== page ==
What does it sound like?:
The first two Doors albums, released in 1967, established the band as forerunners in a counterculture offering an alternative to mainstream pop music. Their dark, brooding sound, fronted by a leather clad romantic poet, defined sex and drugs and rock and roll. The trouble was, by 1968 and Waiting For The Sun, they’d exhausted Jim Morrison’s legendary songbook. All that was left was the runt of the litter, Hello, I Love You, a single that flew off the shelves, dragging the album with it in its wake. As a result, Waiting For The Sun is The Doors best selling album and their only number one in the USA.
Hello, I Love You is a classic single. Even with an ear only half-cocked to the radio, it grips the listener almost immediately with John Densmore’s opening military trill. It tells its boy-meets-girl story neatly in less than two and a quarter minutes. Its catchiness, filched from The Kinks, lingers long after it’s over. However, it is also classic Doors. Its structure is strange and unsettling. The instruments sound upside down, falling through a worm-hole at the halfway point. Robby Krieger plays guitar but it sounds nothing like one. Jim Morrison’s passion is disturbingly histrionic in the second act. Even in 1968, it was highly unusual to declare undying love at first sight. A song that seems quite straightforward turns out to be complex and intriguing. Hello, I Love You is a bite-sized summation of everything appealing about their first two albums.
In a heartbeat, The Doors are onto track two and the meat of the album. Morrison was erratic and unreliable at the time. Through a substance-addled haze, his writing shifted towards the besotted, doe-eyed lover interpretation of ‘romantic’ as opposed to the innovative, living on the edge incarnation he previously inhabited. Love Street is a soft rock ballad, the first of several simple love songs, a few of which also include small talk about the weather. It’s possible that Love Street is illuminated by a red light but listen hard and it’s difficult to discern any artifice in Summer’s Almost Gone, Wintertime Love or Yes, The River Flows. Nevertheless, there is something disquieting about these Doors ballads, as though a dexterous jazz trio are restraining themselves supporting a lead vocalist who doesn’t understand what the words mean.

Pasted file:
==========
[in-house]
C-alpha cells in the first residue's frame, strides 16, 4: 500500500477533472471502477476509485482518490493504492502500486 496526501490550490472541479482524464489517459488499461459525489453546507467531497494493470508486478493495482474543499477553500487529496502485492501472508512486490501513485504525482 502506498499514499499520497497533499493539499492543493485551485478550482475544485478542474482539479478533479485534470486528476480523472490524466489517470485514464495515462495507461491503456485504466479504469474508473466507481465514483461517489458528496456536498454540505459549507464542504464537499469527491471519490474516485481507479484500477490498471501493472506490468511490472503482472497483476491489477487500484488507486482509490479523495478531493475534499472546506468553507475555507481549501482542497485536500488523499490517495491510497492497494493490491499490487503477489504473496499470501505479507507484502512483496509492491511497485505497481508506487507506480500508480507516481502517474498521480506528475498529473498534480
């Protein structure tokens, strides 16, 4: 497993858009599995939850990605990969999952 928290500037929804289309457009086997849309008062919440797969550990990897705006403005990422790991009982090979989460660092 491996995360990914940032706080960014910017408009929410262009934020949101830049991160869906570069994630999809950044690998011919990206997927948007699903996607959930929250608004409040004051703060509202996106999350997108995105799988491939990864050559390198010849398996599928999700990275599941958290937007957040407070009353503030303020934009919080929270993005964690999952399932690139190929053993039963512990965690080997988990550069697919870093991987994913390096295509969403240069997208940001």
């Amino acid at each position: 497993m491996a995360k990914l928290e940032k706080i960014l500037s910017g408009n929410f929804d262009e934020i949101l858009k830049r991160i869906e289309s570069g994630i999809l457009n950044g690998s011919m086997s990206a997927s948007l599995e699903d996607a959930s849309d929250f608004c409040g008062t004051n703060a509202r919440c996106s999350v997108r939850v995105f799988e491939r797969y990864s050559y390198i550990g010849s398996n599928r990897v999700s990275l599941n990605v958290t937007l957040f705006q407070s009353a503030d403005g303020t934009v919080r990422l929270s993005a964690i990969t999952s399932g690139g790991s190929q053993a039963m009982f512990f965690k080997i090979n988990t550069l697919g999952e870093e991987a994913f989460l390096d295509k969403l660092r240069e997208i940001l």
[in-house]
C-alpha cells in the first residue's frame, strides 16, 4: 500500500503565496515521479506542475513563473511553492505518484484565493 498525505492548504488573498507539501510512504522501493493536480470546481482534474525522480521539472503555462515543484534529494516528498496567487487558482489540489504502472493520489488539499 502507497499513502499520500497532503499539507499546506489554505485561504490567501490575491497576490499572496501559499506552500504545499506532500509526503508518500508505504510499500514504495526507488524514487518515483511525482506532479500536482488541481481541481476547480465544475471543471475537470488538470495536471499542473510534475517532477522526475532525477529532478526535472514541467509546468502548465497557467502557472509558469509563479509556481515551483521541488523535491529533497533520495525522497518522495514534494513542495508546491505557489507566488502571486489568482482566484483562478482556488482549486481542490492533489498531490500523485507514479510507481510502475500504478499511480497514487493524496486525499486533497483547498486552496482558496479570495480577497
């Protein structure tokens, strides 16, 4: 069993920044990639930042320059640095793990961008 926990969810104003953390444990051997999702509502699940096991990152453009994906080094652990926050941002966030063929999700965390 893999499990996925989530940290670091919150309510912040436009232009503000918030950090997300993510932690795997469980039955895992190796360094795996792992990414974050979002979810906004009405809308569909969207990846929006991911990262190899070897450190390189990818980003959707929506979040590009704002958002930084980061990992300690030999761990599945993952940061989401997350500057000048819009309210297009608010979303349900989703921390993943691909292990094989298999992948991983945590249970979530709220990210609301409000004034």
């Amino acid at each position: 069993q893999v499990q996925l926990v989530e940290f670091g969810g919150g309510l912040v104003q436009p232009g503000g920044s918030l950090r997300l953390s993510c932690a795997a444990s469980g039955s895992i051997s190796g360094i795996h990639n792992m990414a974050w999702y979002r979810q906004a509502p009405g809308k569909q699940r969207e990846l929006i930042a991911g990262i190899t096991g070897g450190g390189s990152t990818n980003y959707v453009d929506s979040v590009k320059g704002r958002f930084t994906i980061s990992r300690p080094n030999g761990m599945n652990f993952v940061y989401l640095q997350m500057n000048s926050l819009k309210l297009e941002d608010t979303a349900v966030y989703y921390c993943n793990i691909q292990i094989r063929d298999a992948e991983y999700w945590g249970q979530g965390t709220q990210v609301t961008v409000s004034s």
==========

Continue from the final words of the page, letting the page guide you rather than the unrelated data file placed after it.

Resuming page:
There are still plenty of theatrics in enough tracks to retain The Doors’ counterculture credentials. Not To Touch The Earth is a fragment of a seventeen minute epic, Celebration Of The Lizard, whose full lyric is printed on the sleeve. The Unknown Soldier taps into the anti-war sentiment of 1968 complete with sound effects. Hippy idealism is present and correct in a good old singalong, We Could Be So Good Together. In the finale, Five To One, Morrison calls upon the young to wrest power from the older generation in the most aggressive track of the album.
The music is painstakingly constructed around their frontman’s sonorous tones. Ray Manzarek’s organs dominate the rich, thicket of sound, which reveals little treasures on repeated listens. There are few solos but the musicians do get to display their dexterity. There is Flamenco guitar, sea shanty thrumming, cinematic atmospheres, delicate balladeering, disjointed jazz, as well as their characteristic blues, rock and pop.
Producer Paul A. Rothchild drove them to perfection over many takes, often more than a hundred for each track. It’s a surprise, therefore, that this 50th anniversary edition includes early ‘rough’ mixes discovered by original engineer, Bruce Botnick, when he was carrying out remastering duties. They do sound fresh with brighter vocals, wider stereo separation and more space but it’s at the loss of some of the brooding threat in most Doors songs, including the ballads. More interesting are the live tracks from Copenhagen 1968. The quality of the recording isn’t great but it captures The Doors in their element. The Doors live must have been an awesome sight. There is no Celebration Of The Lizard as there was for the 40th anniversary edition and the title track remains parked two albums down the line on Morrison Hotel.
What does it all *mean*?
Paul A. Rothchild’s restricted the effects Krieger could use in order to maintain a characteristic Doors sound still recognisable many years later. That decision has paid dividends.
Goes well with…
This is a 2CD + 1LP set, costing £35+. It looks perfect on a shelf with the 50th anniversary deluxe editions of The Doors and Strange Days. No mono this time as Waiting For The Sun’s mono is a simple fold down of the stereo. The year of peak mono had passed.
Might suit people who like…
The music of 1968. Spending money. The 40th anniversary edition at only five quid is where the CD value is. A vinyl collector may be willing to put their hand in their pocket.